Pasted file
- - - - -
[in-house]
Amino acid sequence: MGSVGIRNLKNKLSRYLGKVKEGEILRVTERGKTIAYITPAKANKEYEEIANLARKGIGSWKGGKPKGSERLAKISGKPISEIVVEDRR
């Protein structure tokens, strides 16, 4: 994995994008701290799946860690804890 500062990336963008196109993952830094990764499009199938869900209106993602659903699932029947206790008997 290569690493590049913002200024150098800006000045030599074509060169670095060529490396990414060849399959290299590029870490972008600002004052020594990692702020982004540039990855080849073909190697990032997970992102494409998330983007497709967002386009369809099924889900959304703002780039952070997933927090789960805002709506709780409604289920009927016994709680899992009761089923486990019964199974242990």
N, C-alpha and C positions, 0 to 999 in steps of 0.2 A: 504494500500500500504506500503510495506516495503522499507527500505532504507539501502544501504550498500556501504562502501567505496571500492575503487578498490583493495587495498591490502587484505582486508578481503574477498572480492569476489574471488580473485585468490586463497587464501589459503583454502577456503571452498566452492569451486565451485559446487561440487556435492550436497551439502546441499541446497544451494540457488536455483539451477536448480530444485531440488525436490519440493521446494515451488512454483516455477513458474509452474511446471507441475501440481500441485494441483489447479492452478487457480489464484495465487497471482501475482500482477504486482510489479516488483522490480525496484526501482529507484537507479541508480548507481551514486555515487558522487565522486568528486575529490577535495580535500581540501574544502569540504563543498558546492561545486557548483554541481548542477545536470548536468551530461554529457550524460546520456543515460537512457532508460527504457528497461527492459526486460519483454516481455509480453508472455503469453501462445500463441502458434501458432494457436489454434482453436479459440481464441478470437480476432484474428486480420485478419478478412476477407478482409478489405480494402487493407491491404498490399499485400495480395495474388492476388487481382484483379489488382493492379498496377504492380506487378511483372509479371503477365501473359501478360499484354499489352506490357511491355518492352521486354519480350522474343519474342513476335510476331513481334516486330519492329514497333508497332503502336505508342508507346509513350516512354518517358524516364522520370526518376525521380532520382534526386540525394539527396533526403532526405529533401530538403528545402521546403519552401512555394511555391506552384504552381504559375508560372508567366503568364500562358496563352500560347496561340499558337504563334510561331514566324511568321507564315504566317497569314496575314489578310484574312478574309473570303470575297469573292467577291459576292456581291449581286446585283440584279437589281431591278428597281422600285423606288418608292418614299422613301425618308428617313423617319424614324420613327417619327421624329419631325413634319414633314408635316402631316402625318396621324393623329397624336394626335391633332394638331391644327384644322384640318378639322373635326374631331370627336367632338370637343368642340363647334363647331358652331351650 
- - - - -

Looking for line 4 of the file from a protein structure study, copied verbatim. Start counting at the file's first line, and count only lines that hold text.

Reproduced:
N, C-alpha and C positions, 0 to 999 in steps of 0.2 A: 504494500500500500504506500503510495506516495503522499507527500505532504507539501502544501504550498500556501504562502501567505496571500492575503487578498490583493495587495498591490502587484505582486508578481503574477498572480492569476489574471488580473485585468490586463497587464501589459503583454502577456503571452498566452492569451486565451485559446487561440487556435492550436497551439502546441499541446497544451494540457488536455483539451477536448480530444485531440488525436490519440493521446494515451488512454483516455477513458474509452474511446471507441475501440481500441485494441483489447479492452478487457480489464484495465487497471482501475482500482477504486482510489479516488483522490480525496484526501482529507484537507479541508480548507481551514486555515487558522487565522486568528486575529490577535495580535500581540501574544502569540504563543498558546492561545486557548483554541481548542477545536470548536468551530461554529457550524460546520456543515460537512457532508460527504457528497461527492459526486460519483454516481455509480453508472455503469453501462445500463441502458434501458432494457436489454434482453436479459440481464441478470437480476432484474428486480420485478419478478412476477407478482409478489405480494402487493407491491404498490399499485400495480395495474388492476388487481382484483379489488382493492379498496377504492380506487378511483372509479371503477365501473359501478360499484354499489352506490357511491355518492352521486354519480350522474343519474342513476335510476331513481334516486330519492329514497333508497332503502336505508342508507346509513350516512354518517358524516364522520370526518376525521380532520382534526386540525394539527396533526403532526405529533401530538403528545402521546403519552401512555394511555391506552384504552381504559375508560372508567366503568364500562358496563352500560347496561340499558337504563334510561331514566324511568321507564315504566317497569314496575314489578310484574312478574309473570303470575297469573292467577291459576292456581291449581286446585283440584279437589281431591278428597281422600285423606288418608292418614299422613301425618308428617313423617319424614324420613327417619327421624329419631325413634319414633314408635316402631316402625318396621324393623329397624336394626335391633332394638331391644327384644322384640318378639322373635326374631331370627336367632338370637343368642340363647334363647331358652331351650 